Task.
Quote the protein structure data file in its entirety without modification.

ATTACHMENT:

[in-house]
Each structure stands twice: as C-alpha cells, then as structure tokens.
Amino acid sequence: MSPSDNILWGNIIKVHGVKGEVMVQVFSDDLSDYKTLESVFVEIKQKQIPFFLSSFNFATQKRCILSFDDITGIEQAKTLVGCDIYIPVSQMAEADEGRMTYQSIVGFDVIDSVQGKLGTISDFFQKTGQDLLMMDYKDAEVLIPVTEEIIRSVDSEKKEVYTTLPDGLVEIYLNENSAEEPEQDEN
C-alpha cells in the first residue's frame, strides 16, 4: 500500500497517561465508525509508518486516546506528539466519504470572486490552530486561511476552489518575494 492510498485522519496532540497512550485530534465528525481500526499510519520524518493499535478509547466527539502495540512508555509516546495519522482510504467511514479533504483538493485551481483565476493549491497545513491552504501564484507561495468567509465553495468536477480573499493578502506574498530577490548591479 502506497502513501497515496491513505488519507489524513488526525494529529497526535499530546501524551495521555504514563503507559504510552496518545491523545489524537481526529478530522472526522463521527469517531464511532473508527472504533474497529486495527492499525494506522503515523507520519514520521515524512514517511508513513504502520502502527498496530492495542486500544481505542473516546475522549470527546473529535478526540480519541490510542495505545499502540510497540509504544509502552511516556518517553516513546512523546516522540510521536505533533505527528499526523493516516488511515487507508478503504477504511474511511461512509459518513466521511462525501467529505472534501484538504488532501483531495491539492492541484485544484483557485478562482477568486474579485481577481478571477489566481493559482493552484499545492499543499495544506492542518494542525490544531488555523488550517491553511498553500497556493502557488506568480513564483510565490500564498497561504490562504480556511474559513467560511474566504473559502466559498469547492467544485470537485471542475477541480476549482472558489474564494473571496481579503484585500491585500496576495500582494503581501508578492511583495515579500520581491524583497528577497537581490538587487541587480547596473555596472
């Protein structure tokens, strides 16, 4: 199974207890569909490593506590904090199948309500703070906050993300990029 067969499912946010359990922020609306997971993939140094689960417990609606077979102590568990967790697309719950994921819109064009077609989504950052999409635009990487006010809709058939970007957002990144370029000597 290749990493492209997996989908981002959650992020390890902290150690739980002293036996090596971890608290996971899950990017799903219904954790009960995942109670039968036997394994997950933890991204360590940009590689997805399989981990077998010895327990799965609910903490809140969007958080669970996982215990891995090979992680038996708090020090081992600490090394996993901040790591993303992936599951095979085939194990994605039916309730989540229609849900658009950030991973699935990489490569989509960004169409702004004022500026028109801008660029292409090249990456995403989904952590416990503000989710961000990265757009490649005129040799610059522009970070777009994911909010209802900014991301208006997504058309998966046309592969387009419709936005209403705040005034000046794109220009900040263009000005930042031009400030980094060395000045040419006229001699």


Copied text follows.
[in-house]
Each structure stands twice: as C-alpha cells, then as structure tokens.
Amino acid sequence: MSPSDNILWGNIIKVHGVKGEVMVQVFSDDLSDYKTLESVFVEIKQKQIPFFLSSFNFATQKRCILSFDDITGIEQAKTLVGCDIYIPVSQMAEADEGRMTYQSIVGFDVIDSVQGKLGTISDFFQKTGQDLLMMDYKDAEVLIPVTEEIIRSVDSEKKEVYTTLPDGLVEIYLNENSAEEPEQDEN
C-alpha cells in the first residue's frame, strides 16, 4: 500500500497517561465508525509508518486516546506528539466519504470572486490552530486561511476552489518575494 492510498485522519496532540497512550485530534465528525481500526499510519520524518493499535478509547466527539502495540512508555509516546495519522482510504467511514479533504483538493485551481483565476493549491497545513491552504501564484507561495468567509465553495468536477480573499493578502506574498530577490548591479 502506497502513501497515496491513505488519507489524513488526525494529529497526535499530546501524551495521555504514563503507559504510552496518545491523545489524537481526529478530522472526522463521527469517531464511532473508527472504533474497529486495527492499525494506522503515523507520519514520521515524512514517511508513513504502520502502527498496530492495542486500544481505542473516546475522549470527546473529535478526540480519541490510542495505545499502540510497540509504544509502552511516556518517553516513546512523546516522540510521536505533533505527528499526523493516516488511515487507508478503504477504511474511511461512509459518513466521511462525501467529505472534501484538504488532501483531495491539492492541484485544484483557485478562482477568486474579485481577481478571477489566481493559482493552484499545492499543499495544506492542518494542525490544531488555523488550517491553511498553500497556493502557488506568480513564483510565490500564498497561504490562504480556511474559513467560511474566504473559502466559498469547492467544485470537485471542475477541480476549482472558489474564494473571496481579503484585500491585500496576495500582494503581501508578492511583495515579500520581491524583497528577497537581490538587487541587480547596473555596472
């Protein structure tokens, strides 16, 4: 199974207890569909490593506590904090199948309500703070906050993300990029 067969499912946010359990922020609306997971993939140094689960417990609606077979102590568990967790697309719950994921819109064009077609989504950052999409635009990487006010809709058939970007957002990144370029000597 290749990493492209997996989908981002959650992020390890902290150690739980002293036996090596971890608290996971899950990017799903219904954790009960995942109670039968036997394994997950933890991204360590940009590689997805399989981990077998010895327990799965609910903490809140969007958080669970996982215990891995090979992680038996708090020090081992600490090394996993901040790591993303992936599951095979085939194990994605039916309730989540229609849900658009950030991973699935990489490569989509960004169409702004004022500026028109801008660029292409090249990456995403989904952590416990503000989710961000990265757009490649005129040799610059522009970070777009994911909010209802900014991301208006997504058309998966046309592969387009419709936005209403705040005034000046794109220009900040263009000005930042031009400030980094060395000045040419006229001699």